FINE TEAMWORK WITH SKETCHY RESULTS
NZ Fringe Festival 2013|
at Newtown Community & Cultural Centre, Wellington
From 22 Feb 2013 to 24 Feb 2013
Reviewed by Nancy Catherine Fulford, 23 Feb 2013
Double Barrelled Slingshot is a two-for-one evening of light comedy and drama brought to us by emerging writers and actors.
Wellington currently has many strong high school drama departments that lead graduates to head up the hill to Victoria University's Theatre and Film department, where they find compatriots to undertake creative enterprises. Such is the case with several actors I spoke to and two of the three writers and directors responsible for this evening's work.
Both of the shows hold some promise and yet neither of them manages to deliver anything that really makes me sit up and think wow, now we're onto something. They are both entertaining and the premiere audience certainly responds to the comedy, but where's the edge? I guess that's the thing with the Fringe: I expect edge.
Obviously it's an opportunity for people to cut their teeth as writers, directors and performers, and learn from that, but I wonder if the creative team involved has ever really stopped and asked themselves, “What are we trying to achieve with this show? What is it that we want to say to our audience?”
The first show up, Idiots Guide to the Family Meeting, seems to be saying “there is a helluva funny side to surviving parents and all the shit they put you through,” fullstop. The scenes are classic examples of parental embarrassment: mum talking about sex; meeting your date's parents; dad announcing he is gay ...
The comedy comes with small twists to these situations and characters that push their most stereotypically annoying edges into the outer stratosphere. While the actors do a fine job bringing in physical comedy and the text is tight, it is often not audible. Better volume and care with word enunciation is needed and this is true the whole night long.
The two directors of this show, Hannah Drysdale and Kate Norquay, are suave enough to give us at least one character in each scene who is grounded and believable enough to make room for audience empathy: important when the character are so extreme.
Given this is a series of comedy sketches, the dialogue is good, at times excellent. I laughed often and the much older couple in front of me were having a good old giggle on a regular basis, even when I was squirming on their behalf – e.g. the mother asking her daughter for a virginity update and worse.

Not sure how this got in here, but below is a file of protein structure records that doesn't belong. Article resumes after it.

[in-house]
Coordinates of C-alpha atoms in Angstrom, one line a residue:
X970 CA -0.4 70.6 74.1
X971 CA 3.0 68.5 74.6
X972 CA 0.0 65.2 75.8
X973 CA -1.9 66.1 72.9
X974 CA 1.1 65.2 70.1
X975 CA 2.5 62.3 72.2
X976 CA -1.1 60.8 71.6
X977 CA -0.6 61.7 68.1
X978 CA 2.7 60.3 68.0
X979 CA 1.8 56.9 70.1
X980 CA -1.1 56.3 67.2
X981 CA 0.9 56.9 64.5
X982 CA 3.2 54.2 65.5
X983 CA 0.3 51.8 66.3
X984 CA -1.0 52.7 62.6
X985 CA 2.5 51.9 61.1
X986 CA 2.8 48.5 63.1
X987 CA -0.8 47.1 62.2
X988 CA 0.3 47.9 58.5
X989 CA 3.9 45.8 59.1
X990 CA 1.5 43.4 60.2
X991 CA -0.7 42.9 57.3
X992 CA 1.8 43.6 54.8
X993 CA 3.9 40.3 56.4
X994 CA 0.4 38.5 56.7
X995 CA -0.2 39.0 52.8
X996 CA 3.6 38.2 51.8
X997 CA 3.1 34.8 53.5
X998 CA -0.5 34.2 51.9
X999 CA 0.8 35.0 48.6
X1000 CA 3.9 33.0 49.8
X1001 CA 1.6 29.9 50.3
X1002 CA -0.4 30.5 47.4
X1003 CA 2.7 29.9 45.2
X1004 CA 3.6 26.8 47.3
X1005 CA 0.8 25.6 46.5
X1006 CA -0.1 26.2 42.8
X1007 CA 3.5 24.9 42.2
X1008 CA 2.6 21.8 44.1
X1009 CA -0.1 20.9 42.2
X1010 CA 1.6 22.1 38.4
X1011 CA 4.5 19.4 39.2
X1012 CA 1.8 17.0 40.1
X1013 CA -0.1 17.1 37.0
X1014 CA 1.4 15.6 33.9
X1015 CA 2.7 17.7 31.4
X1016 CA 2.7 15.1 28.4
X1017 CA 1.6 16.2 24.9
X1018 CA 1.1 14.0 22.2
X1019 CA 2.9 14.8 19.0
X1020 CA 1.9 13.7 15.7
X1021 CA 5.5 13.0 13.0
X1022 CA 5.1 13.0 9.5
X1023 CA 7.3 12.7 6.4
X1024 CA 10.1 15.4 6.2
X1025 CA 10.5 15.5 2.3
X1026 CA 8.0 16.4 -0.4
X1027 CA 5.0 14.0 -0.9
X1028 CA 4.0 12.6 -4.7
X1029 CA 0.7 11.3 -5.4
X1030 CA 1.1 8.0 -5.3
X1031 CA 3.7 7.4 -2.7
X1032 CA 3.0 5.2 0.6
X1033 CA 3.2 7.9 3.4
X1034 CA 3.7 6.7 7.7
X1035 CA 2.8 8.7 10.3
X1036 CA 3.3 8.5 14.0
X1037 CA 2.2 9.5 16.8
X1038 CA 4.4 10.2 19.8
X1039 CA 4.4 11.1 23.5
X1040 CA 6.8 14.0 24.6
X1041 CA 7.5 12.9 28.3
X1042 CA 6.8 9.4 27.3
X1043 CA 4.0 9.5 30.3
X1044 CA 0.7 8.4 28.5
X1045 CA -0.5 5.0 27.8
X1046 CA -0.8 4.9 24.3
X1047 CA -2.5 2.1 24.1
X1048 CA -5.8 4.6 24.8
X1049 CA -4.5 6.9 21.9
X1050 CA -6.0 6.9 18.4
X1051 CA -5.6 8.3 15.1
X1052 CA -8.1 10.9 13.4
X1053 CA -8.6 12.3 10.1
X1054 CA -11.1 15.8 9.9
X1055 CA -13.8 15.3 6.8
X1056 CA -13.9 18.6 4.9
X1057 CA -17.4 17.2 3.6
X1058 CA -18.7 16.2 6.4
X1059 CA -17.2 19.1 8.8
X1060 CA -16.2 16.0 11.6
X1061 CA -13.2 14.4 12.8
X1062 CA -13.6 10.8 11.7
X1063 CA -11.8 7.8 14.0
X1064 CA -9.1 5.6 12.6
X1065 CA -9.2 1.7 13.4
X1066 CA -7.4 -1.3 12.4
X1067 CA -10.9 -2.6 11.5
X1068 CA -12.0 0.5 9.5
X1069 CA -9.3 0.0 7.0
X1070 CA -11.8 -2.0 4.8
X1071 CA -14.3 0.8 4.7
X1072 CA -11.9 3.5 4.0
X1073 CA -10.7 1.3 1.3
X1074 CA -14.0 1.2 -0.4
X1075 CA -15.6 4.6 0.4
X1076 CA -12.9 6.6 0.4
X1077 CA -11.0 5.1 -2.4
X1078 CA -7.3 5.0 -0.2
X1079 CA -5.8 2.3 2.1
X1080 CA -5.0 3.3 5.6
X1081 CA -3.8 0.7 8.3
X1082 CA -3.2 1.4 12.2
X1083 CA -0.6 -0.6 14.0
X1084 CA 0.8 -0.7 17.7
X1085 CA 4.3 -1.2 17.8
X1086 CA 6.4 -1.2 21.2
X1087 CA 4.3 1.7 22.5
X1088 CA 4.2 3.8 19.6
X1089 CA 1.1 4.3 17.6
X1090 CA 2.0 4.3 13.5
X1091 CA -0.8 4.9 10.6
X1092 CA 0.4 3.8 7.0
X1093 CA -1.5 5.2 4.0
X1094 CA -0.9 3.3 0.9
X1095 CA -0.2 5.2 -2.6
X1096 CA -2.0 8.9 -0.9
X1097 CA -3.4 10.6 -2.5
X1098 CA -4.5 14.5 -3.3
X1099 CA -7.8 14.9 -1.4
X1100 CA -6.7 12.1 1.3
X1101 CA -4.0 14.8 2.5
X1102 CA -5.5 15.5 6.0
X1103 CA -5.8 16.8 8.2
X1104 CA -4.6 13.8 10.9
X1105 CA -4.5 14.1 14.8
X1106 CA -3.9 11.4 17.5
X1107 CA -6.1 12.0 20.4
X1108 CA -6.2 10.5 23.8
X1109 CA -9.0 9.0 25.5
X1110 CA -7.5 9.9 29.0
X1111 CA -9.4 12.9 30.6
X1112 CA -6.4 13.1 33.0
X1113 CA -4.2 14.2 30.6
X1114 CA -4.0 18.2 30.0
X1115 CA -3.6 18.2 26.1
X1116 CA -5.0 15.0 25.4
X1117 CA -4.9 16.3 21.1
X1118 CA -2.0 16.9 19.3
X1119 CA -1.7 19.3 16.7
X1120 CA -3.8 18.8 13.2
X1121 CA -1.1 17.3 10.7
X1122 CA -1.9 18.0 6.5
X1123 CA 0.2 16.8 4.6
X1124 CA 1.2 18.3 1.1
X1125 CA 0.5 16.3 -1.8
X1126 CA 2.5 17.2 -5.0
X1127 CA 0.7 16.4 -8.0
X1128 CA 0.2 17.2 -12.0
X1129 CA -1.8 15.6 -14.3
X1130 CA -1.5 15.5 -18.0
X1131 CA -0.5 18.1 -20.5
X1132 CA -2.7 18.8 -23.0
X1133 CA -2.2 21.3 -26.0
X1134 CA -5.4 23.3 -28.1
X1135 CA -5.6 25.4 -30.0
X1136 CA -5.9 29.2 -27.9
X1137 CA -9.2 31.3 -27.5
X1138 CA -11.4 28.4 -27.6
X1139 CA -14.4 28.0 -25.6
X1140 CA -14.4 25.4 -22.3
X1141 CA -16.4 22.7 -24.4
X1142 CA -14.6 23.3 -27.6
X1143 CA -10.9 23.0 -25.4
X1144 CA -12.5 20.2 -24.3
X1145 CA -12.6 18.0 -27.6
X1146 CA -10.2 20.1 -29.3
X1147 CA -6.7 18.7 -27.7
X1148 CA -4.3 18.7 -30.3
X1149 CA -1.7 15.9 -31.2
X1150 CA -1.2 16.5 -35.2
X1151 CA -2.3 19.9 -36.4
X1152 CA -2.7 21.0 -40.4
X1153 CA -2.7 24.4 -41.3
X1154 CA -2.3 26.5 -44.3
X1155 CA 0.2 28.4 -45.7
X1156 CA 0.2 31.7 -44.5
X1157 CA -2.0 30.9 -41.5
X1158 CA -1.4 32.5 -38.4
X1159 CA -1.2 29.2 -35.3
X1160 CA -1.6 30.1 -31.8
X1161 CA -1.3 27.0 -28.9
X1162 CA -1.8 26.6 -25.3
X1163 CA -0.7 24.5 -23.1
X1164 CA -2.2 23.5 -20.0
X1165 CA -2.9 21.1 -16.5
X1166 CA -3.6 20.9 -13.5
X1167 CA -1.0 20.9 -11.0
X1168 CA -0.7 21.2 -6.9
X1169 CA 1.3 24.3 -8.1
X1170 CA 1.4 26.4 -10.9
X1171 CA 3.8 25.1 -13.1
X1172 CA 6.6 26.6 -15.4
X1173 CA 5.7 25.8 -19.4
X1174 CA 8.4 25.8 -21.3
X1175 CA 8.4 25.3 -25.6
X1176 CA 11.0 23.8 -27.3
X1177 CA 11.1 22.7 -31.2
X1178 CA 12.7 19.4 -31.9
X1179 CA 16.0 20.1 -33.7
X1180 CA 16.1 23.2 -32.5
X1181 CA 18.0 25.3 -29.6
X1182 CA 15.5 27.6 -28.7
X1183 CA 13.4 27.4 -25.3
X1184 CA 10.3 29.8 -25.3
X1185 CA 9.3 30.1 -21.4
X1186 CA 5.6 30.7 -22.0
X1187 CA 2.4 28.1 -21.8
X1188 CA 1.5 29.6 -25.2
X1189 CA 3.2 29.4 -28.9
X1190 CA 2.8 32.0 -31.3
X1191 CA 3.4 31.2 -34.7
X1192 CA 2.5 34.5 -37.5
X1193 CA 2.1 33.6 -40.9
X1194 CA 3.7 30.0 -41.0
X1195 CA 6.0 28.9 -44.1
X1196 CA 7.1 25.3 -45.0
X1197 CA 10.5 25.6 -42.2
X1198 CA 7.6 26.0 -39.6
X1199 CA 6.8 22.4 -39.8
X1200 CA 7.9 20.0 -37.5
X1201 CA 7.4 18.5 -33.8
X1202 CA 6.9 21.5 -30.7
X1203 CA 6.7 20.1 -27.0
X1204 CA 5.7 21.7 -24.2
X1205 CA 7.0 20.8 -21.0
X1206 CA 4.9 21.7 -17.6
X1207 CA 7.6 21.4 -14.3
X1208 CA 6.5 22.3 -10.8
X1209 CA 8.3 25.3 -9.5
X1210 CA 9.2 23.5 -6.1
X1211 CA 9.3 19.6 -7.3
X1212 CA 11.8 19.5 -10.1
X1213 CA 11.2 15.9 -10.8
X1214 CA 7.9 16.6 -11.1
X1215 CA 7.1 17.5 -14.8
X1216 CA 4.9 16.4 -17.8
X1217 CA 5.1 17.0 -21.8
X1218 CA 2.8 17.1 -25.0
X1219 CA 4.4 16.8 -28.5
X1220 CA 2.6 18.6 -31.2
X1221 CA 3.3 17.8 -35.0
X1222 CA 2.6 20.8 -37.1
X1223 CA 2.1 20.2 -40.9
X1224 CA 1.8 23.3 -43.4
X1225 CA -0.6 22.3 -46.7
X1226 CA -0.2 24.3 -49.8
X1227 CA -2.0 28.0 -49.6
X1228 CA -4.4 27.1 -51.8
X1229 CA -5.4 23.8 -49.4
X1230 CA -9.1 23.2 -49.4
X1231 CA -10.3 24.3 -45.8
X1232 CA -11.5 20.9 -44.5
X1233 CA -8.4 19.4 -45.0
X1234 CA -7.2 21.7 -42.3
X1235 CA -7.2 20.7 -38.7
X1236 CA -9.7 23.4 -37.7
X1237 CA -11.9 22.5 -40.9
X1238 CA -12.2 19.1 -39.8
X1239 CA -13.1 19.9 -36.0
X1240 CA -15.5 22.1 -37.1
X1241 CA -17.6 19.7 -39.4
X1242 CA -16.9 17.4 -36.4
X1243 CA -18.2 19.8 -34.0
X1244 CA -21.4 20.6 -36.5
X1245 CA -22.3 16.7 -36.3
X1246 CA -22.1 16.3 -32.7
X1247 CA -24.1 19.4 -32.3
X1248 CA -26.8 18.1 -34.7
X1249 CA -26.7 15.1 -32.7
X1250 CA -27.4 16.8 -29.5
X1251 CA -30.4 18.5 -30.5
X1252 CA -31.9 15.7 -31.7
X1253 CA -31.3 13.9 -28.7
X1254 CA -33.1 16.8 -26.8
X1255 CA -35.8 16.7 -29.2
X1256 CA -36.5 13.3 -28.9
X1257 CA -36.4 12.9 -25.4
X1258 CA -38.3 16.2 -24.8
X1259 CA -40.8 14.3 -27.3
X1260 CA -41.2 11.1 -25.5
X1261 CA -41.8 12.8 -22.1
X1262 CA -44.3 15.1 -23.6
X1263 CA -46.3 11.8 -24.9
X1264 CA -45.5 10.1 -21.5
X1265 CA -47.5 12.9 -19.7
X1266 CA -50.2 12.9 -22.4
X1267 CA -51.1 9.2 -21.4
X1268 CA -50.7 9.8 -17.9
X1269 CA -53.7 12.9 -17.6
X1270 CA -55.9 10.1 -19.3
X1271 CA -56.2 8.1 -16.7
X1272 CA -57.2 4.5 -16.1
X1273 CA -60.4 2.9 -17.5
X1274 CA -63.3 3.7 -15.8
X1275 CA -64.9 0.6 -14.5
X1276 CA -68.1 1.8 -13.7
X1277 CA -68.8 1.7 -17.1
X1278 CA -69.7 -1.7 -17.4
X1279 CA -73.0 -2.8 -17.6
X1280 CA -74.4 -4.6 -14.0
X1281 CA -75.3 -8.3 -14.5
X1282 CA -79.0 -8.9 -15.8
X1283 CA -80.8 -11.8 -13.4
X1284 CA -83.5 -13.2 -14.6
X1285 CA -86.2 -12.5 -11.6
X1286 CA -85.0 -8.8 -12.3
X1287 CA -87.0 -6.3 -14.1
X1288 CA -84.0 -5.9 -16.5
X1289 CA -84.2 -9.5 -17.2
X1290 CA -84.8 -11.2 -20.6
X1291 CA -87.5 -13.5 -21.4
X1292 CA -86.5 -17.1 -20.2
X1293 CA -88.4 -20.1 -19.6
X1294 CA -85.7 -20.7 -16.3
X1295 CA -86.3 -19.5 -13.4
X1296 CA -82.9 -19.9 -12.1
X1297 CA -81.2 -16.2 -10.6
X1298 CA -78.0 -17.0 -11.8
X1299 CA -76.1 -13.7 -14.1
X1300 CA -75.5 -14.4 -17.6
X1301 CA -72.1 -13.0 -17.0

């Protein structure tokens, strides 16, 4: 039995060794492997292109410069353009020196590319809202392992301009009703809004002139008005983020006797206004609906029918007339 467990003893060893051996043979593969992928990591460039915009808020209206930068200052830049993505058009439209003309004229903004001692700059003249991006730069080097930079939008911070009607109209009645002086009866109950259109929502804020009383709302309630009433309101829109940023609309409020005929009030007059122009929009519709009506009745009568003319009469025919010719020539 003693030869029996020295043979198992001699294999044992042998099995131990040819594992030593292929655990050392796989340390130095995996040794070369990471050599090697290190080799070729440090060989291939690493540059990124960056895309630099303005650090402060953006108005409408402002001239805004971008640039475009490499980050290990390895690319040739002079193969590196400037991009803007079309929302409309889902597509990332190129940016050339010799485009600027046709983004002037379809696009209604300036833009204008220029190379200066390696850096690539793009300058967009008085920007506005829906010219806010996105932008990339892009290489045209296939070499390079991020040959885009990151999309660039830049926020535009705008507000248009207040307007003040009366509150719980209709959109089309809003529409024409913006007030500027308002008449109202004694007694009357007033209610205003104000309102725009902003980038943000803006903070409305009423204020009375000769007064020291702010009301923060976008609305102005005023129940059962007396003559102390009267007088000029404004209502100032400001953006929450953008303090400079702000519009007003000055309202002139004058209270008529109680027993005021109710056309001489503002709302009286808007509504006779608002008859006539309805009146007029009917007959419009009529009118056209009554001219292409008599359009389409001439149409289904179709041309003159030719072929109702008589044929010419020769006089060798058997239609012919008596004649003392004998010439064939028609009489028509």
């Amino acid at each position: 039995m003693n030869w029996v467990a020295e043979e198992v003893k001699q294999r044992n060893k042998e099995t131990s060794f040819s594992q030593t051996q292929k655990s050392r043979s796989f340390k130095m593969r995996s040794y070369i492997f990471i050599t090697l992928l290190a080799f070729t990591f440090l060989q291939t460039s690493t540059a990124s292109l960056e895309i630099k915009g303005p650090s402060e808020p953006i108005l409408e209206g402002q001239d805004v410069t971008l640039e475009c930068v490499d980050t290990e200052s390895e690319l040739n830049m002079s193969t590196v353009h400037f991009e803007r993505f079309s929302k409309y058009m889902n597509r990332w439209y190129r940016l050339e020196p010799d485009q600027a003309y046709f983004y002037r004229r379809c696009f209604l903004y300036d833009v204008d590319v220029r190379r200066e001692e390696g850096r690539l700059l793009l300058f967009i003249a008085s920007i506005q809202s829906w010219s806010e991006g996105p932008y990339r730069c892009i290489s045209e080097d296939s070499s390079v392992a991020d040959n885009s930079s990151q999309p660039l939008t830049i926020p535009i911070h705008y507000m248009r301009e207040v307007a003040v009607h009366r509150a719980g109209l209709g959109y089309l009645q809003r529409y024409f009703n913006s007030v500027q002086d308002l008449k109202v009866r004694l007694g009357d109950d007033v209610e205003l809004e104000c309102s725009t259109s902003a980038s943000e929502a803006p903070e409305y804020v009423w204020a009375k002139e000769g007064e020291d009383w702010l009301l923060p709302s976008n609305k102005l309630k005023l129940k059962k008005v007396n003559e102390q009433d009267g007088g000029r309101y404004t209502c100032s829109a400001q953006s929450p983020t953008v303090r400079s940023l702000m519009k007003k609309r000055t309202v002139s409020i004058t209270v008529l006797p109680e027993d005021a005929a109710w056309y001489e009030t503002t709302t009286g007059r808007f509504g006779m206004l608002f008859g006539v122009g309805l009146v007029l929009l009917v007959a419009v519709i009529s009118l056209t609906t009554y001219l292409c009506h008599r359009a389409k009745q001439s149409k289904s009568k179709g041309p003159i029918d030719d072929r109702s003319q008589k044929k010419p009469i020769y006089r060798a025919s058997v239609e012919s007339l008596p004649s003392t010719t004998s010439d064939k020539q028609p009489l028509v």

I can recommend this first show if you are looking for a light laugh and lean fondly towards 1980s situation comedy TV. The actors do a fine job with their characters and much of the text is far superior to what I have often suffered watching this genre in decades past.
The second show of the evening, Audition by Matt Loveranes, is more of a challenge to warm to. In this sketch four actors are waiting together for their turn to audition and earn that part that will, fingers crossed, change their lives forever. The waiting drags on and on and I muse that maybe we have a modern day Waiting for Godot on our hands, especially when an actor delivers the line “Anything is better than banal nothingness.” Sigh.
It turns out not everyone is who they seem to be and... I'm loathe to give it away, but [spoiler warning?] the play soon gives itself away, following a much overworked entertainment genre which pitches people against each other to ‘win that spot'... for Heaven in this case. Ok I gave it away. Sorry. But while other people appear somewhat entertained, I am more in, well, Purgatory, working to find positive things in a show about auditioning the world's next top angel, and not finding a lot. [ends]
There is only one actor who convinces me of anything and even that is patchy. It might just be me, and I do already have a bit of a prejudice against reality TV, as in I loathe and detest it, but....
There is some noteworthy dialogue, but it comes from the young people behind me: “Trust is a big word.”
All the same, good on all those involved for getting out there and making things happen. They have demonstrated fine teamwork, organisational skills and commitment to improving their craft by practicing it. I hope they come back and try again.
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